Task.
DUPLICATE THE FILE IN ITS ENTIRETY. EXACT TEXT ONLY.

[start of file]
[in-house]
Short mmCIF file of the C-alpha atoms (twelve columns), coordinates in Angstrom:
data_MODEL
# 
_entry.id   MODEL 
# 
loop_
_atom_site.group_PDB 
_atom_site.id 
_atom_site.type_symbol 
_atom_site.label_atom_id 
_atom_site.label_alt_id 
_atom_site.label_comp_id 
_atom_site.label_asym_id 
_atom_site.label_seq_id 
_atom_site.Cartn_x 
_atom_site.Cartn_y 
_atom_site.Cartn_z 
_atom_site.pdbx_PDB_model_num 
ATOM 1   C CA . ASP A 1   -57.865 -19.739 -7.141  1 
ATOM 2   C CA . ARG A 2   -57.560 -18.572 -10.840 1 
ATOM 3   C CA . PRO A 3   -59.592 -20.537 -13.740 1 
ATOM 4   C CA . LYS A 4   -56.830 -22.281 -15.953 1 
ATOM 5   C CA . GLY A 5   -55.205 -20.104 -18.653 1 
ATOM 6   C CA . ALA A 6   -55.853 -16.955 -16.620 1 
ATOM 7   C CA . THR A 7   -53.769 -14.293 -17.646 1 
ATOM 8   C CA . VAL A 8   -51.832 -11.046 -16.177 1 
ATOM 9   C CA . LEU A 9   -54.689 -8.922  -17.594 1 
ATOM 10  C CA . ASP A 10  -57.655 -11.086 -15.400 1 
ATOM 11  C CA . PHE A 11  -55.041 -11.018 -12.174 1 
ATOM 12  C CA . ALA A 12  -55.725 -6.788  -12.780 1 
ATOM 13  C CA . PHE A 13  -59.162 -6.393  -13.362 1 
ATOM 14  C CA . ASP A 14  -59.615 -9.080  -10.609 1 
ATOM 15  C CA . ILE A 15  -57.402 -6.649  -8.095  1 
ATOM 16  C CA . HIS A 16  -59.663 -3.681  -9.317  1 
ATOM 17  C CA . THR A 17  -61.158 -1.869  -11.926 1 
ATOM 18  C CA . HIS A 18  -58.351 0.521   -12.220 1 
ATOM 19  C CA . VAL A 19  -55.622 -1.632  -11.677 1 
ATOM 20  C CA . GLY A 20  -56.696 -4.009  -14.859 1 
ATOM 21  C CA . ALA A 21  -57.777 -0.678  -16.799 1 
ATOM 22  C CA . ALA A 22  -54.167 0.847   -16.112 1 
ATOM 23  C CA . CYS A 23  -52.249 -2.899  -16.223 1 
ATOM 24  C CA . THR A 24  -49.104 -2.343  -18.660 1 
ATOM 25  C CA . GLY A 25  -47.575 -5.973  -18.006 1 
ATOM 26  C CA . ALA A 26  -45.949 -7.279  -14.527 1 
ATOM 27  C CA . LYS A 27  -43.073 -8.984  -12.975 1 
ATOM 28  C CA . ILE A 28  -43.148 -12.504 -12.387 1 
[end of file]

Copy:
[in-house]
Short mmCIF file of the C-alpha atoms (twelve columns), coordinates in Angstrom:
data_MODEL
# 
_entry.id   MODEL 
# 
loop_
_atom_site.group_PDB 
_atom_site.id 
_atom_site.type_symbol 
_atom_site.label_atom_id 
_atom_site.label_alt_id 
_atom_site.label_comp_id 
_atom_site.label_asym_id 
_atom_site.label_seq_id 
_atom_site.Cartn_x 
_atom_site.Cartn_y 
_atom_site.Cartn_z 
_atom_site.pdbx_PDB_model_num 
ATOM 1   C CA . ASP A 1   -57.865 -19.739 -7.141  1 
ATOM 2   C CA . ARG A 2   -57.560 -18.572 -10.840 1 
ATOM 3   C CA . PRO A 3   -59.592 -20.537 -13.740 1 
ATOM 4   C CA . LYS A 4   -56.830 -22.281 -15.953 1 
ATOM 5   C CA . GLY A 5   -55.205 -20.104 -18.653 1 
ATOM 6   C CA . ALA A 6   -55.853 -16.955 -16.620 1 
ATOM 7   C CA . THR A 7   -53.769 -14.293 -17.646 1 
ATOM 8   C CA . VAL A 8   -51.832 -11.046 -16.177 1 
ATOM 9   C CA . LEU A 9   -54.689 -8.922  -17.594 1 
ATOM 10  C CA . ASP A 10  -57.655 -11.086 -15.400 1 
ATOM 11  C CA . PHE A 11  -55.041 -11.018 -12.174 1 
ATOM 12  C CA . ALA A 12  -55.725 -6.788  -12.780 1 
ATOM 13  C CA . PHE A 13  -59.162 -6.393  -13.362 1 
ATOM 14  C CA . ASP A 14  -59.615 -9.080  -10.609 1 
ATOM 15  C CA . ILE A 15  -57.402 -6.649  -8.095  1 
ATOM 16  C CA . HIS A 16  -59.663 -3.681  -9.317  1 
ATOM 17  C CA . THR A 17  -61.158 -1.869  -11.926 1 
ATOM 18  C CA . HIS A 18  -58.351 0.521   -12.220 1 
ATOM 19  C CA . VAL A 19  -55.622 -1.632  -11.677 1 
ATOM 20  C CA . GLY A 20  -56.696 -4.009  -14.859 1 
ATOM 21  C CA . ALA A 21  -57.777 -0.678  -16.799 1 
ATOM 22  C CA . ALA A 22  -54.167 0.847   -16.112 1 
ATOM 23  C CA . CYS A 23  -52.249 -2.899  -16.223 1 
ATOM 24  C CA . THR A 24  -49.104 -2.343  -18.660 1 
ATOM 25  C CA . GLY A 25  -47.575 -5.973  -18.006 1 
ATOM 26  C CA . ALA A 26  -45.949 -7.279  -14.527 1 
ATOM 27  C CA . LYS A 27  -43.073 -8.984  -12.975 1 
ATOM 28  C CA . ILE A 28  -43.148 -12.504 -12.387 1 